Heart rate monitors seem like complicated devices that only advanced runners use, but that perception is far from the truth! Runners of all levels, especially new runners, can benefit from using a heart rate monitor to learn how to assess and control the intensity of a run.
Heart rate monitors come in multiple forms, but the most popular and reliable is the heart rate monitor with the chest strap. If you experience problems with chafing, be sure to use Vaseline or an anti-chafing balm (like Body Glide) where your skin and the strap come into contact.
When Are Heart Rate Monitors Useful?
A heart rate monitor will do exactly what the name suggests: monitor your heart rate during exercise. When you run, your heart rate increases as your heart works harder to pump oxygen-rich blood to working muscles.
You will get the most benefit from a heart rate monitor when you use it on an easy run. Easy runs are runs done at an intensity low enough that you can talk if you need to. These low intensity runs offer numerous benefits, including decreased risk of injury, less soreness, increased aerobic fitness, and more enjoyment.
Yet despite being called an easy run, maintaining a low intensity can be anything but easy for runners. Many new runners will start out at a moderate to hard effort, because that’s the effort that is most often associated with running. But not every run should be hard! Runs done at an easy, comfortable effort are what will build your fitness the most with the least risk of injury.
Using a heart rate monitor will help you control the intensity of a run and keep your easy runs truly at a low intensity. Using a formula (which you can find below), you will have an exact range of numbers for your target heart rate. By making sure you keep your heart rate within this zone, you will keep your run at the appropriate intensity. Easy running will be actually easy!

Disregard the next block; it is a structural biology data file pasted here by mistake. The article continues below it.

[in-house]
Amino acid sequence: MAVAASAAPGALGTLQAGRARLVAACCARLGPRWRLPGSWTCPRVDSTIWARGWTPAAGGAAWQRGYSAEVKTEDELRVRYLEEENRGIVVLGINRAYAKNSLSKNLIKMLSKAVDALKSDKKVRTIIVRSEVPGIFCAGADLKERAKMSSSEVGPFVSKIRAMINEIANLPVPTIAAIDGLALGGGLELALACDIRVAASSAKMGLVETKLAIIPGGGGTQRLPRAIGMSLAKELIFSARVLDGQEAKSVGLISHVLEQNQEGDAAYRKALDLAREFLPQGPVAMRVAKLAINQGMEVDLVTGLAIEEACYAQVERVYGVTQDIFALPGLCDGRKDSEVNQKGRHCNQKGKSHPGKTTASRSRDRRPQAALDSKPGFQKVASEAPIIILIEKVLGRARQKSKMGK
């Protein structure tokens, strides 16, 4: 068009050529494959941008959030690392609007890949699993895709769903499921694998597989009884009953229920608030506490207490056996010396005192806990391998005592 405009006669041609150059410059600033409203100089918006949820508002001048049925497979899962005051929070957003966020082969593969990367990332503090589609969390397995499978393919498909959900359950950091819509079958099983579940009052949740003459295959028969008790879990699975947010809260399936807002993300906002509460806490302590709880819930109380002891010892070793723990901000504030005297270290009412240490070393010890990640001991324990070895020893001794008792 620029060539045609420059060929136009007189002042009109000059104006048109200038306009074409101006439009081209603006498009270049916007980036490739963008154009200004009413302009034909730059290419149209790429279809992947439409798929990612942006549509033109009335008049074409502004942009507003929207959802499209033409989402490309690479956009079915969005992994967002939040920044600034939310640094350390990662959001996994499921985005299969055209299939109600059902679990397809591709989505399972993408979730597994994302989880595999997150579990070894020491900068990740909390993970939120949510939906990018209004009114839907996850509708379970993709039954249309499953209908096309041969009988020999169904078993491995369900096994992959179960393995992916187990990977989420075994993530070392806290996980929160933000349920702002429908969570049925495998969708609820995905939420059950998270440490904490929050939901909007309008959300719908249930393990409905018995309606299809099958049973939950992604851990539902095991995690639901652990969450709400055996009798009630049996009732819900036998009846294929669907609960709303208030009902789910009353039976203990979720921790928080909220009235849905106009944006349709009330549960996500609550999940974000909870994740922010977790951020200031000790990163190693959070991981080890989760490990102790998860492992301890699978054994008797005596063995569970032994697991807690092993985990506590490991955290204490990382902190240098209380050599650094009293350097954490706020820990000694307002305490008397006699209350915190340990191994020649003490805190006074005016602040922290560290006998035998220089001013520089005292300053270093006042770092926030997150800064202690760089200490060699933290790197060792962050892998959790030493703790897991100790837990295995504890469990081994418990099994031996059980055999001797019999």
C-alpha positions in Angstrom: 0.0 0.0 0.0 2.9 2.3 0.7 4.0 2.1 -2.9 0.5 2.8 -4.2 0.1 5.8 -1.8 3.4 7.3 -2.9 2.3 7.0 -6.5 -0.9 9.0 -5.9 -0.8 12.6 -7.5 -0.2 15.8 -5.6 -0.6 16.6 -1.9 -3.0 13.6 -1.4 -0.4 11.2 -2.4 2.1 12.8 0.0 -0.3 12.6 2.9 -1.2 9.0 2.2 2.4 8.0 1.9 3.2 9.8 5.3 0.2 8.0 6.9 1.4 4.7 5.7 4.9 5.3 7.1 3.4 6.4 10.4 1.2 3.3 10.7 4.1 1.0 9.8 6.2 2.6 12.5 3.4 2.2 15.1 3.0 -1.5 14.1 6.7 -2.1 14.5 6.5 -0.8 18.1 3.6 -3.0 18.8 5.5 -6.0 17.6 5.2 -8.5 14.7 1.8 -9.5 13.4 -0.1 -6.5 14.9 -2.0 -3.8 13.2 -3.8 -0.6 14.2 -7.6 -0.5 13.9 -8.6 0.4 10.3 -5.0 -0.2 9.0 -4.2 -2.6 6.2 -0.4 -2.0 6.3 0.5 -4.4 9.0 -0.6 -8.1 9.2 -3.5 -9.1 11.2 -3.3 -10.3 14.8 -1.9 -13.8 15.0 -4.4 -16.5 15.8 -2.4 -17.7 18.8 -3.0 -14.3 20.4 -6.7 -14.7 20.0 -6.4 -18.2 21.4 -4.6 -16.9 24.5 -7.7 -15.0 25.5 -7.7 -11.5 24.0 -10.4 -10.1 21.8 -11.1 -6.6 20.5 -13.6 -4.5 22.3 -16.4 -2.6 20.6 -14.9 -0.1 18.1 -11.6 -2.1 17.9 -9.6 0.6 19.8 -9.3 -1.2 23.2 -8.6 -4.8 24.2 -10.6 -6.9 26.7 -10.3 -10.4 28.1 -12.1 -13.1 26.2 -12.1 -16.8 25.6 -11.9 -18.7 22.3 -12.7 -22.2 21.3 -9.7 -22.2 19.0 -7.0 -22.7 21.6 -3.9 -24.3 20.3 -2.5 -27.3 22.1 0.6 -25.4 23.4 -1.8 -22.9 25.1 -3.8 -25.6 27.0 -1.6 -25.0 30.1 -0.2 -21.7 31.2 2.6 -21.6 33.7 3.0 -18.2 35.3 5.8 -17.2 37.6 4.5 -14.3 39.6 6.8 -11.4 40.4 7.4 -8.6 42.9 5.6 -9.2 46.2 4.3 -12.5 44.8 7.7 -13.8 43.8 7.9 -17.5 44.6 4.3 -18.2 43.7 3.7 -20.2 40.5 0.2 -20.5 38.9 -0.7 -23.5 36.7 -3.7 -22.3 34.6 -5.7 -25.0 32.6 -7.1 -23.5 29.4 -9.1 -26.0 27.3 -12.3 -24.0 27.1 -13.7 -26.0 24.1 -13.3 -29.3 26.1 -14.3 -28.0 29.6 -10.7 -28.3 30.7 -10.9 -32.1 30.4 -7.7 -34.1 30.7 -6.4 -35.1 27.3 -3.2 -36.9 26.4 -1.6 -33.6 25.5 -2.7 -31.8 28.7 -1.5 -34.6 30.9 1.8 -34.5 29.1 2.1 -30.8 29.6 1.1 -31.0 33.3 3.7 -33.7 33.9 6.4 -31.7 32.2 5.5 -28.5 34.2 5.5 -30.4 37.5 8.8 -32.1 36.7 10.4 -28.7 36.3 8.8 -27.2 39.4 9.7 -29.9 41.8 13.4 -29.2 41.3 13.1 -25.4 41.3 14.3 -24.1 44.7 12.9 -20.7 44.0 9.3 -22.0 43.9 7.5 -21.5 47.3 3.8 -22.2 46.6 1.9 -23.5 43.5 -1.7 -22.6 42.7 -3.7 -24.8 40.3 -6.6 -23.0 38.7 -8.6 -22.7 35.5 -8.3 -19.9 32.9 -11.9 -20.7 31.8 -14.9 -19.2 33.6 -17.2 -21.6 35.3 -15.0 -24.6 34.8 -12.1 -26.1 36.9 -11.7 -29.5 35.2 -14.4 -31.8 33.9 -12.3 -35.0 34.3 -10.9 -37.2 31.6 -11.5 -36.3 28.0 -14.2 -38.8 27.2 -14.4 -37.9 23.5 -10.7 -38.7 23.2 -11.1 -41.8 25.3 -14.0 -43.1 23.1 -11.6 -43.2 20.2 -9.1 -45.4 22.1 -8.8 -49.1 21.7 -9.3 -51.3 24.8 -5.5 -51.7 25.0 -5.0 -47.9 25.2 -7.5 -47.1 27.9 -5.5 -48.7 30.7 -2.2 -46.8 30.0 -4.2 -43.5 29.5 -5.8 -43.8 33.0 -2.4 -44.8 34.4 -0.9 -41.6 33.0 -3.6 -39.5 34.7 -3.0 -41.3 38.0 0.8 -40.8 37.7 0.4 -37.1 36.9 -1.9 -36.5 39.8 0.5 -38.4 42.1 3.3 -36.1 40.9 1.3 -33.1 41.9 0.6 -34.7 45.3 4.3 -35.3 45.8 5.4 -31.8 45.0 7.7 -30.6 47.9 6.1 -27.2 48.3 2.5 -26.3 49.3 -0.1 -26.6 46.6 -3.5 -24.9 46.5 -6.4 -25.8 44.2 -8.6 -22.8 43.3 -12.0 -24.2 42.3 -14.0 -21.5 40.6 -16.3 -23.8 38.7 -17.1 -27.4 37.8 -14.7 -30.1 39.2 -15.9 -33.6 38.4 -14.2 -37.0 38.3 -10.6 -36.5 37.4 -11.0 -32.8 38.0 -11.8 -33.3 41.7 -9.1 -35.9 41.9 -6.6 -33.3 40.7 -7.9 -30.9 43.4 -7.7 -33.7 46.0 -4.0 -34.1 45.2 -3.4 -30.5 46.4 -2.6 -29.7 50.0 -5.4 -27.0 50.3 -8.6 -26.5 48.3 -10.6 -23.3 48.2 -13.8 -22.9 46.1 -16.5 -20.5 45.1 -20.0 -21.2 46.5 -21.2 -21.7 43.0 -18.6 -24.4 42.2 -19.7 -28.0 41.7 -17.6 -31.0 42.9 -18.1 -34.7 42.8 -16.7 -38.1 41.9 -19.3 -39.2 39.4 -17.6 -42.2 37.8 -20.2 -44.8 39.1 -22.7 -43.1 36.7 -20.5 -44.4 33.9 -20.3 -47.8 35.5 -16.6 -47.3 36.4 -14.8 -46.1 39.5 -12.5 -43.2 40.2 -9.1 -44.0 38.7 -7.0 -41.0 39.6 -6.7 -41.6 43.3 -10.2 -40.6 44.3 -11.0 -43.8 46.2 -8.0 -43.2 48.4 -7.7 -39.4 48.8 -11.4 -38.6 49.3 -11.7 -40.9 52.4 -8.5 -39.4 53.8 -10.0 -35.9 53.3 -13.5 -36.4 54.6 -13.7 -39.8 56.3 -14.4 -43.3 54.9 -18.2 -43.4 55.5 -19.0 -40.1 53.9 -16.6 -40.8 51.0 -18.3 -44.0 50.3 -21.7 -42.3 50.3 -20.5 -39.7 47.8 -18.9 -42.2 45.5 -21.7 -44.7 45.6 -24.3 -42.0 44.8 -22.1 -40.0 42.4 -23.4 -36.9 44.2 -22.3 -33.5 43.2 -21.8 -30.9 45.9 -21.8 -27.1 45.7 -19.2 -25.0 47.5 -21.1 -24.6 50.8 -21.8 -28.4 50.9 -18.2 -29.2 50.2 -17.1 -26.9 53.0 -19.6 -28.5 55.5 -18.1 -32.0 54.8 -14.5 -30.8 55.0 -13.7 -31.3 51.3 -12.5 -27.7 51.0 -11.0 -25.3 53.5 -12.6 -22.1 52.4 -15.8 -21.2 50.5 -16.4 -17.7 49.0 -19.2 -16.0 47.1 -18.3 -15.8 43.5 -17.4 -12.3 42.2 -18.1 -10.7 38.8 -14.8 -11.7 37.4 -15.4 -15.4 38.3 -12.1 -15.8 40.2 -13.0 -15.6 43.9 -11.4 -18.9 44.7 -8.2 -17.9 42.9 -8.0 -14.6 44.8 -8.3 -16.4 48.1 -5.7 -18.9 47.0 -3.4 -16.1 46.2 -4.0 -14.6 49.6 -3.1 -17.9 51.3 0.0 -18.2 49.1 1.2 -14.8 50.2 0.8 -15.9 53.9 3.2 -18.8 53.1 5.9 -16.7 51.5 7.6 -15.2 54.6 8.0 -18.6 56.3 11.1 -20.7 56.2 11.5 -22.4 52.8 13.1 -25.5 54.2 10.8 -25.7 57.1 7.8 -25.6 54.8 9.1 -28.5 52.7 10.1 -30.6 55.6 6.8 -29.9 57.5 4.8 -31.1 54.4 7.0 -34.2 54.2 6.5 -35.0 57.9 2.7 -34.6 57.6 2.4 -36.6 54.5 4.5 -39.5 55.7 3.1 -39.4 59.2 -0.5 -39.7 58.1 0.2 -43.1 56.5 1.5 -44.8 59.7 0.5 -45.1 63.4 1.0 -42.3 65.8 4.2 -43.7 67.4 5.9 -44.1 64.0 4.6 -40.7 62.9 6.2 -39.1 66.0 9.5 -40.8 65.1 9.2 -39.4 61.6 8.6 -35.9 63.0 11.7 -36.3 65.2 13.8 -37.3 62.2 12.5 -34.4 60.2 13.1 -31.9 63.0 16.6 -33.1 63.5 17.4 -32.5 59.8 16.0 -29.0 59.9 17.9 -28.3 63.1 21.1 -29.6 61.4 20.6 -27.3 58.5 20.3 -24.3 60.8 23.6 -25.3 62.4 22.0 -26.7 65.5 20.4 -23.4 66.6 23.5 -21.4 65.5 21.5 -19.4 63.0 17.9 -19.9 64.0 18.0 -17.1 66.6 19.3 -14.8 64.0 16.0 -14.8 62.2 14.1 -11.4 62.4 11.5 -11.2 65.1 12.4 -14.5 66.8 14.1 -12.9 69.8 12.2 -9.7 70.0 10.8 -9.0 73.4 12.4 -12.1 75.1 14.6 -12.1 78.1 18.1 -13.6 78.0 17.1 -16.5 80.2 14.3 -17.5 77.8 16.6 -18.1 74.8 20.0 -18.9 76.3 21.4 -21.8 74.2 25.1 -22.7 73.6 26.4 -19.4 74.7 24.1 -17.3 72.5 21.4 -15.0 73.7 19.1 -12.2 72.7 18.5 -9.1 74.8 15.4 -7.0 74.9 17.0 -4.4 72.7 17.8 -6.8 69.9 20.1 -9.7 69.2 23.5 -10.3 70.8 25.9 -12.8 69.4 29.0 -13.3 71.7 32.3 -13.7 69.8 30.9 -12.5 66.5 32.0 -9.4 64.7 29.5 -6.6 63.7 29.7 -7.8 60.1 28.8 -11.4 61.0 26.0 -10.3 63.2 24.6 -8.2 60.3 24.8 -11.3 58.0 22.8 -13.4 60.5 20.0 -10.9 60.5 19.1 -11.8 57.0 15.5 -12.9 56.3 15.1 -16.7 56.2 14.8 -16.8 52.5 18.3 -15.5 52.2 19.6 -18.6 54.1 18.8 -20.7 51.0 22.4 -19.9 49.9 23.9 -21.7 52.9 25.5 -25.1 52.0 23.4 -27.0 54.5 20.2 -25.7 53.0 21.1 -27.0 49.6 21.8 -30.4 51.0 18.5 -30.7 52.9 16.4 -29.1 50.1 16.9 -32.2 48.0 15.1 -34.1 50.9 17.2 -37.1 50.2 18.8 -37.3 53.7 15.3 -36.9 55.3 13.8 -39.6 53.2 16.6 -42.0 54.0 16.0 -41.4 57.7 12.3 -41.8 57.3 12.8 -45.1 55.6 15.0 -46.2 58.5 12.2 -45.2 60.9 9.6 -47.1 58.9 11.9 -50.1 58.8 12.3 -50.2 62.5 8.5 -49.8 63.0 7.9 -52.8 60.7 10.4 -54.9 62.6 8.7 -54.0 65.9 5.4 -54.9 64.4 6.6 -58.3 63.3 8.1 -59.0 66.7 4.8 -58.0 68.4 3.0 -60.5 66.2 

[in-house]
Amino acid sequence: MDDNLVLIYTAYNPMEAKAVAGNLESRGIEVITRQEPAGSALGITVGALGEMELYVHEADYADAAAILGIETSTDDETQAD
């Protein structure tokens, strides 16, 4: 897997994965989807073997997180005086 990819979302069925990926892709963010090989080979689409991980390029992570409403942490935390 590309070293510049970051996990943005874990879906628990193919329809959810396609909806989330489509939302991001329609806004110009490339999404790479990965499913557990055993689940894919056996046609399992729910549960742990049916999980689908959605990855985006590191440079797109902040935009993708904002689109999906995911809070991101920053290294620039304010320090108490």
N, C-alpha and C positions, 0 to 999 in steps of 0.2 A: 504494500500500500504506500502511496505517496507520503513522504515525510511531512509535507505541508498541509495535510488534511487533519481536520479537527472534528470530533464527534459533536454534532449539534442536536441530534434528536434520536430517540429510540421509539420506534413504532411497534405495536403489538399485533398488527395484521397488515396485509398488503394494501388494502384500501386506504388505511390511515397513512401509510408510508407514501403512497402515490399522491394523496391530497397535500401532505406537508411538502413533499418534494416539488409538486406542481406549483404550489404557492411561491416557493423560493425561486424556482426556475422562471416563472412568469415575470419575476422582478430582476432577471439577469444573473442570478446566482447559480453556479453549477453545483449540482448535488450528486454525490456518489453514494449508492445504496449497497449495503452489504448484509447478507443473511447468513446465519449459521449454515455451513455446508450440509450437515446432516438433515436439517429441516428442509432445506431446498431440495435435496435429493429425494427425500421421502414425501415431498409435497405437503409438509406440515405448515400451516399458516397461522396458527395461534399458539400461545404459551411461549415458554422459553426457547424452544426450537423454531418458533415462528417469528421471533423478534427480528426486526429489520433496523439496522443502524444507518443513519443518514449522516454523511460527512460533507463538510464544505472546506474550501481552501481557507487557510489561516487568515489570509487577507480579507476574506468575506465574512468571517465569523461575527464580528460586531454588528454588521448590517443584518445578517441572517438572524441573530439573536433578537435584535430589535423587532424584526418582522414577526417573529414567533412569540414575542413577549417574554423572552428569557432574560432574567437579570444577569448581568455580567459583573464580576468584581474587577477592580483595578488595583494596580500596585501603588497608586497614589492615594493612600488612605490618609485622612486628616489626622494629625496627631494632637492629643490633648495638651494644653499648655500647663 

According to a 2016 study in the Journal of Strength and Conditioning, new runners will benefit the most from heart rate training. Heart rate monitoring will help new runners more precisely and accurately train within the proper zone for each workout, especially easy runs. And since new runners should wait until they build an aerobic base before doing speed work, they can use heart rate monitors to control intensity on all of their runs and learn how to run at the appropriate perceived effort.
When are Heart Rate Monitors Less Useful?
Heart rate monitoring becomes more complicated and less practical on interval runs. Your heart rate doesn’t instantaneously jump up when you start running faster—it can take up to thirty seconds for your heart to settle into a new rhythm.
This means that heart rate monitors may be misleading when you do interval workouts, especially if you are doing shorter intervals. Your heart rate won’t reach the desired zone until partway through the hard interval, and then your heart rate may remain elevated throughout the recovery interval. If you are using a heart rate monitor during longer intervals, your heart rate will stabilize during both the hard and recovery intervals—just know that you will need to give it a few seconds to adjust each time you change your pace.